The FINANCIAL — The Asian Development Bank’s (ADB) Board of Directors has approved a $25 million policy-based grant to continue ongoing efforts to improve the investment climate in the Kyrgyz Republic and encourage the private sector to contribute more effectively to the country’s growth.
The grant is being provided under subprogram 3 of the Second Investment Climate Improvement Program (Second ICIP).
“The private sector has a significant role to play in boosting the Kyrgyz economy through diversified economic growth and higher value-added job creation,” said Priyanka Sood, Senior Financial Sector Specialist at ADB. “ADB’s grant will increase access to financial services for small businesses, improve prospects for private sector participation in developing infrastructure including through public-private partnerships (PPPs), diversify trade and investment, and increase transparency and ease of doing business. Together, these actions will make the country a more attractive place for investment and job creation.”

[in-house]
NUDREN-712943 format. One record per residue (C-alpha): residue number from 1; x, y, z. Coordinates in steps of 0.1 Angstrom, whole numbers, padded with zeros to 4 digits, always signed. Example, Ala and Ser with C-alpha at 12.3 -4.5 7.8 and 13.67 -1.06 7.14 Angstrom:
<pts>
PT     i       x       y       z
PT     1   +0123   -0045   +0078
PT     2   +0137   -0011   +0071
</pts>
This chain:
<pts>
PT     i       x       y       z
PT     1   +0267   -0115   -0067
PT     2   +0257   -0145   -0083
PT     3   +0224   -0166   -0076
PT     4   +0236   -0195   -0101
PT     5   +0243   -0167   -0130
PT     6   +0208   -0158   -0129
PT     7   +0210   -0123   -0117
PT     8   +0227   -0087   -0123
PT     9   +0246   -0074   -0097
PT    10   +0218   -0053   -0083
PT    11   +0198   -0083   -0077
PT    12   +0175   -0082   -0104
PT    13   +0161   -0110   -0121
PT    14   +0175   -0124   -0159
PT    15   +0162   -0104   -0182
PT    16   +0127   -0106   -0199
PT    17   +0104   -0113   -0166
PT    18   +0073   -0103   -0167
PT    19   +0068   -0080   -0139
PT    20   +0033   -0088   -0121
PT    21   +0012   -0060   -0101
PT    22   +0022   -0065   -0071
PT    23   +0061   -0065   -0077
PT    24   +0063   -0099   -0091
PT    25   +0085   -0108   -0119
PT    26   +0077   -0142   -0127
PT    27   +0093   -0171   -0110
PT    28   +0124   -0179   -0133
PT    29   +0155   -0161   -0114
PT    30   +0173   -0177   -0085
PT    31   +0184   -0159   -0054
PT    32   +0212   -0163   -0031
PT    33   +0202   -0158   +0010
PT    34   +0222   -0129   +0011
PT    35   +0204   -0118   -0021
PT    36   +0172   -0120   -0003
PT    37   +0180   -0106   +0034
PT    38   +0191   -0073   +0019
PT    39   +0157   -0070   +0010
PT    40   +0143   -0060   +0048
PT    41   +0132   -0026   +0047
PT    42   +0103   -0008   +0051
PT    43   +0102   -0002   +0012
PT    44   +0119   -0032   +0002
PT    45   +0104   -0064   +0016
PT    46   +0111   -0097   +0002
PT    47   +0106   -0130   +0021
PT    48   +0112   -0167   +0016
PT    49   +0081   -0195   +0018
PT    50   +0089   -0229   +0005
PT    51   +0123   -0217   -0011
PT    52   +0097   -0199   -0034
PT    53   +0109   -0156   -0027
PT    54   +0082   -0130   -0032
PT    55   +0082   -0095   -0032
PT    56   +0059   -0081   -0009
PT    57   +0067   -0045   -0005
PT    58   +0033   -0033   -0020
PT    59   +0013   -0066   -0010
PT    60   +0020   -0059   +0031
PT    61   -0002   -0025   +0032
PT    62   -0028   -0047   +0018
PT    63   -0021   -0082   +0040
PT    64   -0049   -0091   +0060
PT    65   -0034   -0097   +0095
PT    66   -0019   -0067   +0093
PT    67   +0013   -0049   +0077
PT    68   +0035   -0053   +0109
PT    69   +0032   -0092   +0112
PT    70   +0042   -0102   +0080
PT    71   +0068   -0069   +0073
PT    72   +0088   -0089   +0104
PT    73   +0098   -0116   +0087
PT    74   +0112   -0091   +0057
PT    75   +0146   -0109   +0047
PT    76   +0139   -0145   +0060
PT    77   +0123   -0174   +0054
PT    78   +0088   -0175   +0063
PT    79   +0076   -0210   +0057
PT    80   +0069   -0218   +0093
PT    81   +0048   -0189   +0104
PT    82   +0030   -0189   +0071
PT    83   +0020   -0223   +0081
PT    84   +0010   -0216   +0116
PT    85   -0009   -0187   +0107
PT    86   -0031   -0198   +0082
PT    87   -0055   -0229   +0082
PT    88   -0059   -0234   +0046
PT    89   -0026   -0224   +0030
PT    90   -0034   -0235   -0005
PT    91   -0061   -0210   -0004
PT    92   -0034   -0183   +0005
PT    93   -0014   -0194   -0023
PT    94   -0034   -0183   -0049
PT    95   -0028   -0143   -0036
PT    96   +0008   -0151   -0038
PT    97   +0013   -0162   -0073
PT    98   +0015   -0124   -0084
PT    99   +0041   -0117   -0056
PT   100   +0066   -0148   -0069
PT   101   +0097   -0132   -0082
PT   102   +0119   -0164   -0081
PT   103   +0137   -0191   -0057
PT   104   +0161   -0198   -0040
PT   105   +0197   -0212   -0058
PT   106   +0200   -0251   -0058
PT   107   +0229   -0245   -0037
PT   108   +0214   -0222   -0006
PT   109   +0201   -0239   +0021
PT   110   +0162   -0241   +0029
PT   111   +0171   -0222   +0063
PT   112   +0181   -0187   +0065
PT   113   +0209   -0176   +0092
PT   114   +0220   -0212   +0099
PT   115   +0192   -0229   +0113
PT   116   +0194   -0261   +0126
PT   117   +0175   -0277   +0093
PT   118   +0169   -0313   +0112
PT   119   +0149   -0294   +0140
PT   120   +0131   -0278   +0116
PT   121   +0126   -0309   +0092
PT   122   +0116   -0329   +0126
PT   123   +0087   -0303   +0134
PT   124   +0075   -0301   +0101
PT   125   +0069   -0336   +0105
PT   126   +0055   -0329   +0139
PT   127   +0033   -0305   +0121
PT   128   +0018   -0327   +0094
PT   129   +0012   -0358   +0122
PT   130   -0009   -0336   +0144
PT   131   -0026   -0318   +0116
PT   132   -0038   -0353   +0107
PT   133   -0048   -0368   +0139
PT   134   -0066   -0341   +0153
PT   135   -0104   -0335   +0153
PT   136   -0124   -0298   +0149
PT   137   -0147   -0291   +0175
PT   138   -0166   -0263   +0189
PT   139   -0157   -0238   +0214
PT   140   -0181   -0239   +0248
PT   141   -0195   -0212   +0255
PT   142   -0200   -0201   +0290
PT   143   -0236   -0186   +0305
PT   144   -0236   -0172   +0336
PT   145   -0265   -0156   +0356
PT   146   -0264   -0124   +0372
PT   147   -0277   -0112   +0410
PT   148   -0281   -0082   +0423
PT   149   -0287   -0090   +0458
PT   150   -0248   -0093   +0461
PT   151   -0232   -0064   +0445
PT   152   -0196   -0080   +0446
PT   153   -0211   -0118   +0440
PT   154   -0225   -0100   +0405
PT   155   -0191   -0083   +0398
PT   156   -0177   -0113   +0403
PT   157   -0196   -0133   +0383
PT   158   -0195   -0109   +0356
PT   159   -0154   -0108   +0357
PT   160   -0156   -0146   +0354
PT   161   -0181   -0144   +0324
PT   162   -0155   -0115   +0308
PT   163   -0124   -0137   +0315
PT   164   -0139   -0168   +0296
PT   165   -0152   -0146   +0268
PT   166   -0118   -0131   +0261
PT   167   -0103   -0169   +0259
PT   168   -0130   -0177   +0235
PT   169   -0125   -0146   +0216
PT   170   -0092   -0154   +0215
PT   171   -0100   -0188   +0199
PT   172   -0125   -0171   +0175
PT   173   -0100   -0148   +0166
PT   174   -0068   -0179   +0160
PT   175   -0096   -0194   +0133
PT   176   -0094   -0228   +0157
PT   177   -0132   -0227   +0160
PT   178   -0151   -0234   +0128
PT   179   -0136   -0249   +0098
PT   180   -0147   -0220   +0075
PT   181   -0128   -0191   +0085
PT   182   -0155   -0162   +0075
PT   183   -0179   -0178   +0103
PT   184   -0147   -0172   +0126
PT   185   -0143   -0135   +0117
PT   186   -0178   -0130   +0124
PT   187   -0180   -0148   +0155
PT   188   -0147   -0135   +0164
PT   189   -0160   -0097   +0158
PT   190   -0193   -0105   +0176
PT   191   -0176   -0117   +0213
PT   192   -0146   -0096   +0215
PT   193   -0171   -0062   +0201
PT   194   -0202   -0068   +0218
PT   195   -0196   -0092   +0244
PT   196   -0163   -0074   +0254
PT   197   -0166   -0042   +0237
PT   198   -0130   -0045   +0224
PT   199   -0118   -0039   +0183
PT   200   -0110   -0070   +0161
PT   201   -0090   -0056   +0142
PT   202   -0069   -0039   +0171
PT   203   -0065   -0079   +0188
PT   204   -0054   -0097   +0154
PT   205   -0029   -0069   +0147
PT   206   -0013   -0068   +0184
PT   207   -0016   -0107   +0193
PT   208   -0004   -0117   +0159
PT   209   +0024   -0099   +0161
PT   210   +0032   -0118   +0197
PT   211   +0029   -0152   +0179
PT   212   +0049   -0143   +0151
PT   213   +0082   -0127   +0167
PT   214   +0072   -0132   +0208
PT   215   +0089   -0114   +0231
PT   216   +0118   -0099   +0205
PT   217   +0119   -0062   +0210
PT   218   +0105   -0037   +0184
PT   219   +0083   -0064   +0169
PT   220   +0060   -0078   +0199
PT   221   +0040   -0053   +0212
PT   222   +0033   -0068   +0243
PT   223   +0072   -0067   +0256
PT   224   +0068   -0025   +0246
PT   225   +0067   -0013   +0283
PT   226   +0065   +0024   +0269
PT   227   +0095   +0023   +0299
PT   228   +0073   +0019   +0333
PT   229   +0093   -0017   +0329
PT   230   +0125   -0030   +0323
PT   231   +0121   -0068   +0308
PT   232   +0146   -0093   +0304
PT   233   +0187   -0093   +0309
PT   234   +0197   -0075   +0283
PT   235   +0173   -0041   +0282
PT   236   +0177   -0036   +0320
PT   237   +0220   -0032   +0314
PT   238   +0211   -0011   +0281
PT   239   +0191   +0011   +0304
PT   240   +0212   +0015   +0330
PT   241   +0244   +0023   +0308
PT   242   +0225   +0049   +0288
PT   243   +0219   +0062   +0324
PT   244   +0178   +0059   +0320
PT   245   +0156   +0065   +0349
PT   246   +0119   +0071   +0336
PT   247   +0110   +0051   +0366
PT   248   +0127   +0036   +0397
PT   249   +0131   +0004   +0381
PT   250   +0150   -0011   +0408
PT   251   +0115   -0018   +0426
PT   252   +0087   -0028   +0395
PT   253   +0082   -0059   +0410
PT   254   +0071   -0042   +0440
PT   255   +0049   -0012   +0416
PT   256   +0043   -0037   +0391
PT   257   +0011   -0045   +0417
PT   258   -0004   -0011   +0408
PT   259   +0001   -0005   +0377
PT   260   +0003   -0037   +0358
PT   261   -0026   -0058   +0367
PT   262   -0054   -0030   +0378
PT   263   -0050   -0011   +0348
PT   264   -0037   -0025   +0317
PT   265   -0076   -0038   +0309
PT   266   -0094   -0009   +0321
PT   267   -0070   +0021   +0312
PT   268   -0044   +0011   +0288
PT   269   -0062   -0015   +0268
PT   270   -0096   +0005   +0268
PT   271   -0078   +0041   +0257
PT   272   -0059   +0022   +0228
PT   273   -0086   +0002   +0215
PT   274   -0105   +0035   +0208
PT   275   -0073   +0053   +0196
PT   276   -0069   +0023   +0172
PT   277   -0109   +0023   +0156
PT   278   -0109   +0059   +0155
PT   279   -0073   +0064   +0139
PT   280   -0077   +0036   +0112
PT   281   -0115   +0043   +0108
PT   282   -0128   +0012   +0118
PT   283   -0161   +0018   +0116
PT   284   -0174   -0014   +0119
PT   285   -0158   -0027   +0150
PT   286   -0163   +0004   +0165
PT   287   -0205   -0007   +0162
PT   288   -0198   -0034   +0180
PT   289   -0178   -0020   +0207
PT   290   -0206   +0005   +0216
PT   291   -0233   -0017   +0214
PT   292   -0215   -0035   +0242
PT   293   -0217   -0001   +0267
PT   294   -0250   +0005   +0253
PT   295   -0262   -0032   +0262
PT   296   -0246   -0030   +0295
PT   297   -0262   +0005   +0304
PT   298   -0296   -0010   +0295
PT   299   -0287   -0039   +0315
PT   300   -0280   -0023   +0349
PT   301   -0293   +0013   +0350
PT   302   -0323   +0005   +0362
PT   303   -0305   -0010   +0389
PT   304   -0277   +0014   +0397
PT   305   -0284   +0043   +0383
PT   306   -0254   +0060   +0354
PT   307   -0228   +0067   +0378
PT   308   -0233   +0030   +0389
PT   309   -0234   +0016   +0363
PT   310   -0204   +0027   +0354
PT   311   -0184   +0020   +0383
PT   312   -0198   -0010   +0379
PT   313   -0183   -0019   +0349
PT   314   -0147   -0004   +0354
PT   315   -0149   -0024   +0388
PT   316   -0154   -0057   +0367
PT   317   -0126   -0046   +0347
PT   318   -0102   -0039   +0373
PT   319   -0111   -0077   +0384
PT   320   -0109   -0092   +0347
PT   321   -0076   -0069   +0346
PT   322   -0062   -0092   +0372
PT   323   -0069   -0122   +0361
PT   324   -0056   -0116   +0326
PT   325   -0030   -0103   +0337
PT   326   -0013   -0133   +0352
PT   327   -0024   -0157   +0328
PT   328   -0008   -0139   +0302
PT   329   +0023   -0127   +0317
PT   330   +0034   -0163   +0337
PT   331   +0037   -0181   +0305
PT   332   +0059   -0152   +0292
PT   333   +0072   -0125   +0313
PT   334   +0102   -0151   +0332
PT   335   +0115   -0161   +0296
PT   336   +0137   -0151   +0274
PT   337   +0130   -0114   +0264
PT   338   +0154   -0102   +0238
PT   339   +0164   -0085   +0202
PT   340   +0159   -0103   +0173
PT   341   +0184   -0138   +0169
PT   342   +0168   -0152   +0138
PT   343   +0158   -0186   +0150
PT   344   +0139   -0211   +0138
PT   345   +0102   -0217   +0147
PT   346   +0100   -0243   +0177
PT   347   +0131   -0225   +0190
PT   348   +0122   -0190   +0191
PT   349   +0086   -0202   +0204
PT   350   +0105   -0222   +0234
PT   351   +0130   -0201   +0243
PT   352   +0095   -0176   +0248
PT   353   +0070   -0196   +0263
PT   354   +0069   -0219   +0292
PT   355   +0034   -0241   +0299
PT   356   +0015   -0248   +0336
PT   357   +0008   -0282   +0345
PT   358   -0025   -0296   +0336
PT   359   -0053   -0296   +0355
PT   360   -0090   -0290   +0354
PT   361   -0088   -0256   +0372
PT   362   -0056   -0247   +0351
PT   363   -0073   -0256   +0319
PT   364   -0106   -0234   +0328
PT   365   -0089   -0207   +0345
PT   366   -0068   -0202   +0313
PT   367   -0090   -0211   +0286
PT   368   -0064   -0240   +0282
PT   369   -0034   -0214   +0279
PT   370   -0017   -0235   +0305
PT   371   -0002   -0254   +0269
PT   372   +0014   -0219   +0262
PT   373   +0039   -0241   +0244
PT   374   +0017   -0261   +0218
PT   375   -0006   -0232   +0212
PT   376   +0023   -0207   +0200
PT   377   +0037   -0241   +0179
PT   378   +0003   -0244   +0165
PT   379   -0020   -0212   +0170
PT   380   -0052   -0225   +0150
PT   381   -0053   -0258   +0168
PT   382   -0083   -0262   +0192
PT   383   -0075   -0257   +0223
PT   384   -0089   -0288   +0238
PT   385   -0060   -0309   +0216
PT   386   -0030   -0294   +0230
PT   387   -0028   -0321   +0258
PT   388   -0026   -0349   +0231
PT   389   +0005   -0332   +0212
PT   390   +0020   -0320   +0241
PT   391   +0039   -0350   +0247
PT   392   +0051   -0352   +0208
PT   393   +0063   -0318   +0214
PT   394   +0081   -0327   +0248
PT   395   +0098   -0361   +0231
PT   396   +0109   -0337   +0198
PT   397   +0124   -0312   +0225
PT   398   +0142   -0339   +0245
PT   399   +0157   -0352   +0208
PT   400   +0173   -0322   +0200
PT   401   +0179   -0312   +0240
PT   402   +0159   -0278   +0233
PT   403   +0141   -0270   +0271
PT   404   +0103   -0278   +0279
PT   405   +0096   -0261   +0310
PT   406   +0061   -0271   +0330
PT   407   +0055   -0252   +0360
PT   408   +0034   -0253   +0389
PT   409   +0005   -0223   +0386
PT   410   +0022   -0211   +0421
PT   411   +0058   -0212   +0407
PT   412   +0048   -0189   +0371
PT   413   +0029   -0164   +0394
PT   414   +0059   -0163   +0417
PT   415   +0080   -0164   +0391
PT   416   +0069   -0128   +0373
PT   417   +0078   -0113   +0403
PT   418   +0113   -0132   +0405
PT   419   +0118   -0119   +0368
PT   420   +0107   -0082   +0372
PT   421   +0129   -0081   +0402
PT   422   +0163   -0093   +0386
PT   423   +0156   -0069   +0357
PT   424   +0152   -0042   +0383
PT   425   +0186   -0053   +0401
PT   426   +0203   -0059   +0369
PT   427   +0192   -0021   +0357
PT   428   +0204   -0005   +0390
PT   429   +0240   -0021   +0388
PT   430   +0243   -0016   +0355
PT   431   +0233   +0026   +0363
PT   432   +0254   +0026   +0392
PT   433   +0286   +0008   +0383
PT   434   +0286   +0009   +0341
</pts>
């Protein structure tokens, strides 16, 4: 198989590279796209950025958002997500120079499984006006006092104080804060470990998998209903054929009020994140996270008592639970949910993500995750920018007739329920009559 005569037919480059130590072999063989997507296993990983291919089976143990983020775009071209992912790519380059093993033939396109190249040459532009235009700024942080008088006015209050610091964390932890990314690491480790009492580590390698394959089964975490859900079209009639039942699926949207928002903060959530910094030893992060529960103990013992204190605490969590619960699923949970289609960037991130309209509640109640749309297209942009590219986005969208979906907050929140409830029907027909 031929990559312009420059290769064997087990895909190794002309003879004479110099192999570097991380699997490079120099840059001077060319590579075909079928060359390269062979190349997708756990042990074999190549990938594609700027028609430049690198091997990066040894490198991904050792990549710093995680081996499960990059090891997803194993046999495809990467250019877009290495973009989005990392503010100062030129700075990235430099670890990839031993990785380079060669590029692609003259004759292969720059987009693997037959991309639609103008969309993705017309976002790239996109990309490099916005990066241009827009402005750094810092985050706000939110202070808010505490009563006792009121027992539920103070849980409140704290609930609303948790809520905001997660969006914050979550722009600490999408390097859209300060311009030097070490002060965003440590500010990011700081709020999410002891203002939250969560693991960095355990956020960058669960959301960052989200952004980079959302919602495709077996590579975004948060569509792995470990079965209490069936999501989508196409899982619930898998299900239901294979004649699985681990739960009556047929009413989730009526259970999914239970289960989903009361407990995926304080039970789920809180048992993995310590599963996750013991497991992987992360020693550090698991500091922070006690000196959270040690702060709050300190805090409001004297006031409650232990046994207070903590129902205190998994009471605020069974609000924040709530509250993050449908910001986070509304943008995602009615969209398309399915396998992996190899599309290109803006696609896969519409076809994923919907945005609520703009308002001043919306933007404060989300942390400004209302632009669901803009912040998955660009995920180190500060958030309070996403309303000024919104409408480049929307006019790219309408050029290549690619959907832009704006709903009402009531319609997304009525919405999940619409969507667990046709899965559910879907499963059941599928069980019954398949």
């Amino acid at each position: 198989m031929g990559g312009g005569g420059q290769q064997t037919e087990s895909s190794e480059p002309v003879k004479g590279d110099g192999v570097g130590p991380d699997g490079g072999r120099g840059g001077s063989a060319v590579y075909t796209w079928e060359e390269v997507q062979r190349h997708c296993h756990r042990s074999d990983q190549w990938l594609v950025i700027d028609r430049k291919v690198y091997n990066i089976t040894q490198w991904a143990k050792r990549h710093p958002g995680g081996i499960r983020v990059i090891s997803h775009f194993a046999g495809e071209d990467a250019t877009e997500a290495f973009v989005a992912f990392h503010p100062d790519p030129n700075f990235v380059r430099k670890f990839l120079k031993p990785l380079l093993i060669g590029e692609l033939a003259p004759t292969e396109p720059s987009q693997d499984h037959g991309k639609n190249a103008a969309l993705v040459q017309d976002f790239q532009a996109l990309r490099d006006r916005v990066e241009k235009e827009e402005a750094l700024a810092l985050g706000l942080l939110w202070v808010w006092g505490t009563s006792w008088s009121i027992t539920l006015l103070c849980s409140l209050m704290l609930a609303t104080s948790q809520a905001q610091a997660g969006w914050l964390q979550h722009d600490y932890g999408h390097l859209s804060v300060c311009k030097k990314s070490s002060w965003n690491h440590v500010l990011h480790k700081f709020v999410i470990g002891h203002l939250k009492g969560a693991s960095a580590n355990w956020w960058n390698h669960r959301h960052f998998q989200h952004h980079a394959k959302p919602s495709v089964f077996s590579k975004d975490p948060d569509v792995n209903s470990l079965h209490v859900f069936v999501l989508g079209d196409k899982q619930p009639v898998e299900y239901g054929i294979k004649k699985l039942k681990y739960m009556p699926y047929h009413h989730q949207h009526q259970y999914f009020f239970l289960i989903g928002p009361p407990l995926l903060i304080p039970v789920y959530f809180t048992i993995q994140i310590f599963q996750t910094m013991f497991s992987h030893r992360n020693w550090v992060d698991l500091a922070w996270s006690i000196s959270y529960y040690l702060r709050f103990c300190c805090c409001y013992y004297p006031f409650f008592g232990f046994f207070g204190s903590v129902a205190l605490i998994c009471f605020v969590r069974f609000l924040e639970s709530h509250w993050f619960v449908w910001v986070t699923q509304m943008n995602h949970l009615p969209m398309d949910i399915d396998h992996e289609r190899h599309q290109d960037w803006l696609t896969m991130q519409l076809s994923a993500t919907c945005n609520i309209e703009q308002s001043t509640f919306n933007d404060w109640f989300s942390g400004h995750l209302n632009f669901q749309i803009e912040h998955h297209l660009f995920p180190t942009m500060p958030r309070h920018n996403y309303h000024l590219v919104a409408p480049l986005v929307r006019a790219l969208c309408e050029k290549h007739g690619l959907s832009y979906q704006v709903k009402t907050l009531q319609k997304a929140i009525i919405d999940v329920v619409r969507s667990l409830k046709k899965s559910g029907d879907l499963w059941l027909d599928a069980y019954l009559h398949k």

Small and medium-sized enterprises (SMEs) are one of the biggest contributors to the Kyrgyz economy, comprising about 40% of the country’s gross domestic product and almost 20% of total employment. Subprogram 3 will help increase access to finance by reducing the risks of lending to SMEs including through operationalization of the State Guarantee Fund, while also expanding financial services among the underbanked segment of the population by expanding the use of mobile and internet payments for key public services. It will also support government efforts to further develop the country’s PPP program. The first PPP agreement was signed in August 2017 for the provision of hemodialysis services in Bishkek, Osh, and Jalalabad, according to ADB.
Additionally, subprogram 3 has provided support for the government’s efforts to diversify trade and investment destinations and sources. It will also help increase transparency and improve the ease of doing business in the country to incentivize private businesses to join the formal economy and encourage more private sector players—domestic and international—to do business in the Kyrgyz Republic.
These outputs build on ADB-supported reforms in 2015 and 2016 implemented under subprograms 1 and 2, which totaled over $65 million.